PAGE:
Divest Yourself of Golden Handcuffs

In 2016, Howard Love wrote the book The Start-Up J Curve: The Six Steps to Entrepreneurial Success. For simplicity’s sake, I’ll paraphrase the journey through the six stages.

Imagine a graph where the trend line starts at 0 and immediately dips below the x-axis (horizontal) for the first 3 out of the 6 stages of a startup. Finally, at stage 4 the line once again crosses the x-axis and moves back into positive numbers. 

From stage 0 to 4 your startup is operating in a deficit: financially, operationally, and energetically. What I mean by this is that you as the founder will be putting far more energy into the business than you will be getting back. 

This is one of the most emotionally challenging endeavors and periods entrepreneurs face. Operating at a deficit for an extended period of time is what sends many founders into states of depression and substance abuse.

About the time you’re ready to break even, you hire your first employee. Then you take on some funding. 

Then you get your first big customer. Every one of these “milestones” in your business – which to you as a new founder feels like success – are actually waves in an ocean slowly eroding the underpinnings of your freedom.

Now, rather than reporting to a boss, you’re reporting to your employees, your investors, and your customers. Now, instead of taking the two weeks of paid vacation you had at your last job, you’re hauling your laptop to the beach to answer support tickets. 

Now, rather than cashing your guaranteed paycheck, you’re making less money than your employees because you need the extra cash to pay for more server space after a big new sales win. You’re over-committed.

But once you’ve passed stage 4 and are operating in the black, things feel like they can get fun again. You start making money and “enjoying” your life. You buy a bigger house; maybe get a new car.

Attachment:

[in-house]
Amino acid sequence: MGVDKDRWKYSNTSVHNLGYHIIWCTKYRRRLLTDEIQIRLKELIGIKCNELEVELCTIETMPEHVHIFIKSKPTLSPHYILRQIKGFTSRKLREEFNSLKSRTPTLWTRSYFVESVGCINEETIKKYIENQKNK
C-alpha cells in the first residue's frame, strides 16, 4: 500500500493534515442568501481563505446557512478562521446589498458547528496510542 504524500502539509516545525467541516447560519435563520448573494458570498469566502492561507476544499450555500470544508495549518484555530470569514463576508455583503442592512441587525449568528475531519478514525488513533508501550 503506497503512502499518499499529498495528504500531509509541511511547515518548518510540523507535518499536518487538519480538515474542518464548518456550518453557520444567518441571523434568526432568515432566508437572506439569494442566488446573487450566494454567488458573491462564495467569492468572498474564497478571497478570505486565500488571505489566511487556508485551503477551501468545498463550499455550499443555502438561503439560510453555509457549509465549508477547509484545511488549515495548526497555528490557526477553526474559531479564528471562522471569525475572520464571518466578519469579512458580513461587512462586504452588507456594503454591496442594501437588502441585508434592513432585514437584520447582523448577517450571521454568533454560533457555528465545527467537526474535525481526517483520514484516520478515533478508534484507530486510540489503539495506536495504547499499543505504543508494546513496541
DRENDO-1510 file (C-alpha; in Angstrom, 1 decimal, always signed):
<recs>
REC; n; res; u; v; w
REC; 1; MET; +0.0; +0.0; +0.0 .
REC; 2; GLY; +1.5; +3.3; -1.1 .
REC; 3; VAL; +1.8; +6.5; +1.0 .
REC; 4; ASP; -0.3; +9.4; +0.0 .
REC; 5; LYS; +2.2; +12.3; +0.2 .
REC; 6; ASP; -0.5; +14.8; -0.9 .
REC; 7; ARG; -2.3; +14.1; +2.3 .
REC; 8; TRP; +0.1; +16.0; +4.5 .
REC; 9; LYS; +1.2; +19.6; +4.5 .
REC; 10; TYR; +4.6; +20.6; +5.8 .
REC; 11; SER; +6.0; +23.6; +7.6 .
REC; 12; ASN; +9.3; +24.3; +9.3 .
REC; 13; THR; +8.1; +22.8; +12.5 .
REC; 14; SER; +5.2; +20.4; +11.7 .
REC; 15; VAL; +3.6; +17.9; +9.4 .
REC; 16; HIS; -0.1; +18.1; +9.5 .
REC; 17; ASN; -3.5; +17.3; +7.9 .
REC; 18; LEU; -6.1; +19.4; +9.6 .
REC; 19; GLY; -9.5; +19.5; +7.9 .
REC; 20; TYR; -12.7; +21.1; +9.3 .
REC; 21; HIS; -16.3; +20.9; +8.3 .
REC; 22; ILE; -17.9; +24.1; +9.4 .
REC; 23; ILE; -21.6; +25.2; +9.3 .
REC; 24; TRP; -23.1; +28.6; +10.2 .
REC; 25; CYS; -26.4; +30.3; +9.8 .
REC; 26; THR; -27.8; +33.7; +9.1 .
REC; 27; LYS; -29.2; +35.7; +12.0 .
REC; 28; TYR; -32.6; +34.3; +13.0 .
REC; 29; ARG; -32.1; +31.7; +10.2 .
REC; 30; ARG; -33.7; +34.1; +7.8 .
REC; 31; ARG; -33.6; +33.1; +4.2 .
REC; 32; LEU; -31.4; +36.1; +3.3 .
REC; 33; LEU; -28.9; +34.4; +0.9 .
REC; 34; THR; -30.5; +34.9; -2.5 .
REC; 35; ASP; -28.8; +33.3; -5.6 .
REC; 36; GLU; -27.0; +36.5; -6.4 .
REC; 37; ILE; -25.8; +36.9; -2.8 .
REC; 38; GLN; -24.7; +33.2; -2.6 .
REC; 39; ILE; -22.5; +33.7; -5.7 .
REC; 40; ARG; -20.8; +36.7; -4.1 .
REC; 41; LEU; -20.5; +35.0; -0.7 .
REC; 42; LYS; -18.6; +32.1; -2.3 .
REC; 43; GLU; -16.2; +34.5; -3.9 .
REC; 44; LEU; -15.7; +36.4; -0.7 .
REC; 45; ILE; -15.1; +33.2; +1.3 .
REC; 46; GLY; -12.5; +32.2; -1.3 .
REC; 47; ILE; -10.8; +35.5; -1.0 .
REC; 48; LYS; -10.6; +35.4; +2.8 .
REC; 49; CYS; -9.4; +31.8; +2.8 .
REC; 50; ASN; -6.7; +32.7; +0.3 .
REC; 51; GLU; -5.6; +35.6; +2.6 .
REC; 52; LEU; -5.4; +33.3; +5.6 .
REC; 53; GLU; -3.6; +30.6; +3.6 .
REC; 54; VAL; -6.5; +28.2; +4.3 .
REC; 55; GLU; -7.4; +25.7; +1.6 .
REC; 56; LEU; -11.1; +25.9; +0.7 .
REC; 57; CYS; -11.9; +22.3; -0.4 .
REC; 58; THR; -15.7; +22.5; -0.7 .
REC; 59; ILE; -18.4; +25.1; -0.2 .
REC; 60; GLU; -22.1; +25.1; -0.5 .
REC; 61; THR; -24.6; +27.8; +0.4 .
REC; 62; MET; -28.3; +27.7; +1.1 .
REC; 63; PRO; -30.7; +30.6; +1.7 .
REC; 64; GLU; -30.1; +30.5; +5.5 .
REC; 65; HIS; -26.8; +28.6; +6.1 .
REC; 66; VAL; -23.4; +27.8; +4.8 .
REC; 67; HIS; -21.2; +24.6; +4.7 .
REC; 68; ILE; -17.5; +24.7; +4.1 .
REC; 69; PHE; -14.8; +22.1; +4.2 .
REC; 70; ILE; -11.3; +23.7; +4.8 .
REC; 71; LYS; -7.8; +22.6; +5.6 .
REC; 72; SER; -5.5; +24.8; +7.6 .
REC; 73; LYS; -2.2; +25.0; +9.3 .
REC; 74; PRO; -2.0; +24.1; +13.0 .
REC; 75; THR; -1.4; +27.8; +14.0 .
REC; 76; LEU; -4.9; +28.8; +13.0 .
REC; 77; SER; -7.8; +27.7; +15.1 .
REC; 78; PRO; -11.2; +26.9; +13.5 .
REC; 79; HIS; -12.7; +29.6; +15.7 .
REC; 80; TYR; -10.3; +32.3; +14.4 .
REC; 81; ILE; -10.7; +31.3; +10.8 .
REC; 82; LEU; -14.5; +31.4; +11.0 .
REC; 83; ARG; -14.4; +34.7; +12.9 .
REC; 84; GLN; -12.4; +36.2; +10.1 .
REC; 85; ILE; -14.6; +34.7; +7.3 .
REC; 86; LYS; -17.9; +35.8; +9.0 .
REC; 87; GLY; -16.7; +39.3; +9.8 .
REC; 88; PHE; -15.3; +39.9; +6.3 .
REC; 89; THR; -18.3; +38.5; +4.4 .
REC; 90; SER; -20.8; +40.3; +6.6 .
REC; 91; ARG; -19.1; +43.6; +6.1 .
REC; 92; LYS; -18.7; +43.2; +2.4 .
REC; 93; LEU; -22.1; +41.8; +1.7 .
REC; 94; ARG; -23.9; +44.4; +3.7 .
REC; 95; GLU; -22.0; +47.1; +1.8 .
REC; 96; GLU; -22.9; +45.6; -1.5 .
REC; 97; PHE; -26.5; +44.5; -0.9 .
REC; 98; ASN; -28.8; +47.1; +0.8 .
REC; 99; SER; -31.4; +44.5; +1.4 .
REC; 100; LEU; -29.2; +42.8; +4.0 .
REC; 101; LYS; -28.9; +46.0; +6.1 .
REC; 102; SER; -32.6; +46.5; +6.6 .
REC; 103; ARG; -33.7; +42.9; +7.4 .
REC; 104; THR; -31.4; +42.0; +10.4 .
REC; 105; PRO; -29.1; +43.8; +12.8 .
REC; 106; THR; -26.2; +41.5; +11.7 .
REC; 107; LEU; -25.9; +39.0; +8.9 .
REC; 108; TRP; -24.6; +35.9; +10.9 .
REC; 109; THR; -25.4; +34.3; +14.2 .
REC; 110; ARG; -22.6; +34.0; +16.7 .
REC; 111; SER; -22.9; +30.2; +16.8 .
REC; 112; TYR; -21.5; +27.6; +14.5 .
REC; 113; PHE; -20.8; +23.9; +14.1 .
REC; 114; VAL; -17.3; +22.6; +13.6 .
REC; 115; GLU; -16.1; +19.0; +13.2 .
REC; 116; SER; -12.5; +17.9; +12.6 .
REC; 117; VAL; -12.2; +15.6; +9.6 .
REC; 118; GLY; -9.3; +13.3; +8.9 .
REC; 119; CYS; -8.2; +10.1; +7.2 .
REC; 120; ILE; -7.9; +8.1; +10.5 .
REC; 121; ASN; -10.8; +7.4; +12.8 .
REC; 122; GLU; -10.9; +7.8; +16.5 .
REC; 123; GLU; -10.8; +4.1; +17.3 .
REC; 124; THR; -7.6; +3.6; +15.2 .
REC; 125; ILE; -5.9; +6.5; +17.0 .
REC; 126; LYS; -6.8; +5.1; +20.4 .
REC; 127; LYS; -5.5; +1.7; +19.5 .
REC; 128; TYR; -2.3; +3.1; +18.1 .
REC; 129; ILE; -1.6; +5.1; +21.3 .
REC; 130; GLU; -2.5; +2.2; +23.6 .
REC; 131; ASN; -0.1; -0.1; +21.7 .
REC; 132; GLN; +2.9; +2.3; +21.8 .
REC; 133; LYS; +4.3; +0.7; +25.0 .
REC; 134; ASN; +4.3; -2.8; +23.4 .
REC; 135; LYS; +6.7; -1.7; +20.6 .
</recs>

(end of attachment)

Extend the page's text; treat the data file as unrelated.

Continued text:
Hell, you’ve always wanted to try your hand at sailing so a new boat should be in order. And since you have a new boat, you’ll need to find somewhere to dock it.

The tricky part of this is that what begins to feel like freedom are just more traps in disguise. Every one of the new items you acquire begins to complicate your life even further. 

The car can only be serviced by the dealership. The boat needs a lot of love and attention. And the new house requires a lot more maintenance than you thought it would. You thought you scored a field goal but in reality, someone was secretly moving the goalposts each time your turned around. 

With each amenity we add to improve our satisfaction comes yet another wave crashing onto our eroding shores of freedom. Each item adds complexity to your life that you now have to manage. Each complication leads to less and less freedom.

As entrepreneurs, our goal is to manifest success in the form of valuations, employees, property; the list goes on. Might I suggest that rather than spending all your energy manifesting more, consider the possibility of needing less. That kind of contentment requires much less maintenance.